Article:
This is really compact and fantastic. – Intemediocre Jul 19 '13 at 12:47

You can use the "IntensityData" and "PixelList" component measurements to get a list of the pixel intensities and locations for each component.Then you can apply whatever processing you want to the intensity values before computing a centroid.

Here's an implementation:

adjustedComponentCentroids[{m_, image_}, func_] := 
 Module[{centroid, a},
  a = ImageDimensions[image][[2]];
  centroid[{vals_, x_}] := Module[{v = func[vals]},
    {#2 - 0.5, a - #1 + 0.5} & @@ (v.x/Total[v])];
  MapAt[centroid, #, 2] & /@ 
   ComponentMeasurements[{m, image}, {"IntensityData", "PixelList"}]]

Create some example data:

image = ImageAdjust[Blur[RandomImage[1, {100, 100}], 10]];
m = MorphologicalComponents[Binarize@image];

The standard intensity centroids are:

ComponentMeasurements[{m, image}, "IntensityCentroid"]

(* {1 -> {23.2785, 89.919}, 2 -> {54.4926, 99.1493}, 
 3 -> {55.4731, 42.3182}, 4 -> {0.999261, 72.5}, 
 5 -> {0.69655, 65.0988}, 6 -> {73.6453, 38.3212}, 
 7 -> {2.4862, 1.55681}} *)

We can confirm that adjustedComponentCentroids gives the same result if there is no processing of the pixel values:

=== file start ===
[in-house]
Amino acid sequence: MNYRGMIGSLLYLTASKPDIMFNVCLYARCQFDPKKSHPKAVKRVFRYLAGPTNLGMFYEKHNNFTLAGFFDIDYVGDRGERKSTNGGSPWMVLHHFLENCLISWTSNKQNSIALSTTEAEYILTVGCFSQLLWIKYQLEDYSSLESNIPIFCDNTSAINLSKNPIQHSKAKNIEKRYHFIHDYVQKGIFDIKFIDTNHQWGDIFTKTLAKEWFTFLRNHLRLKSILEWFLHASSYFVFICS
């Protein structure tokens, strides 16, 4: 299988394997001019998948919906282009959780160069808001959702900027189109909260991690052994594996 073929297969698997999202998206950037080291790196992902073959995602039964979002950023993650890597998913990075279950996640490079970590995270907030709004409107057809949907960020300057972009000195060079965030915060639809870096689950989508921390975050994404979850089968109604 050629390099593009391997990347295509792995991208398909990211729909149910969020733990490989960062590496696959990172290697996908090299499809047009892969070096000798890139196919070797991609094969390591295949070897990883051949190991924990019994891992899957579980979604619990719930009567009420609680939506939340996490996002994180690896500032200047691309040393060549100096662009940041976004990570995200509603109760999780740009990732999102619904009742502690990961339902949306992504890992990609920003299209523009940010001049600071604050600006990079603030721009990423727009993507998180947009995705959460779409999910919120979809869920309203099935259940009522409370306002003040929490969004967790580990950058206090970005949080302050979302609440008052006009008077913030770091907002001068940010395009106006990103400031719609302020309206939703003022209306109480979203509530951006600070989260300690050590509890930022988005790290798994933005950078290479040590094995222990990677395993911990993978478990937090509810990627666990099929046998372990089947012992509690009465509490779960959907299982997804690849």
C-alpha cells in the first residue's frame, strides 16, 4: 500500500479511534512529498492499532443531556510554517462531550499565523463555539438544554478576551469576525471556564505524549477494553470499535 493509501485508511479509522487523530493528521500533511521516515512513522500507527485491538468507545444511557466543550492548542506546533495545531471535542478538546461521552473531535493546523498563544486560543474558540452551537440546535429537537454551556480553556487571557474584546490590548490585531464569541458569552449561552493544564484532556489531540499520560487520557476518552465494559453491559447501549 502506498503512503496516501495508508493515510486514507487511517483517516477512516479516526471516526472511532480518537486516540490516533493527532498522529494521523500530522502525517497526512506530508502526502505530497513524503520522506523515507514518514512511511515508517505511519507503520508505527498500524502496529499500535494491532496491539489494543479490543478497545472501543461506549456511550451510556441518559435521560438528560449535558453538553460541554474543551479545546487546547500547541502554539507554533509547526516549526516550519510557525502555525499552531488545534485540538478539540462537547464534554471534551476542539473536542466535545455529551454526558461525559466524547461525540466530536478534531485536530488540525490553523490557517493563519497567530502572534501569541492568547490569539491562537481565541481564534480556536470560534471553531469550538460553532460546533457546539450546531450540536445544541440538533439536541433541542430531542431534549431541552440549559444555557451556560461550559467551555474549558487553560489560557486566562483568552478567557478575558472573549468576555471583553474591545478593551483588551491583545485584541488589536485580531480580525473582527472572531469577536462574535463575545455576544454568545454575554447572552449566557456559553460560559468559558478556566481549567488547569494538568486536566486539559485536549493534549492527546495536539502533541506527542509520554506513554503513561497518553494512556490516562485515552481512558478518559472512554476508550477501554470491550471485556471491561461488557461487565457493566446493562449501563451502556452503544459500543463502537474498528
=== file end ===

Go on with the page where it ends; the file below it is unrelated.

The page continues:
adjustedComponentCentroids[{m, image}, # &]

(* {1 -> {23.2785, 89.919}, 2 -> {54.4926, 99.1493}, 
 3 -> {55.4731, 42.3182}, 4 -> {0.999261, 72.5}, 
 5 -> {0.69655, 65.0988}, 6 -> {73.6453, 38.3212}, 
 7 -> {2.4862, 1.55681}} *)

To manipulate the pixel values just give the appropriate pure function as the second argument. For example subtracting the minimum:

adjustedComponentCentroids[{m, image}, (# - Min[#]) &]

(* {1 -> {22.0809, 93.249}, 2 -> {54.2119, 99.3953}, 
 3 -> {54.2235, 41.668}, 4 -> {0.5, 72.5}, 5 -> {0.513051, 65.0331}, 
 6 -> {73.9267, 38.2359}, 7 -> {1.90598, 1.10256}} *)
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An alternative way to approach this is to operate on a clipped version of the image.

Image[Clip[ImageData[ColorConvert[img, "Grayscale"]], {0.3, 1}, {0, 1}]]

enter image description here

Of course you could choose the particular value for the clipping (here 0.3 is chosen arbitrarily) and then send this clipped image to ComponentMeasurements.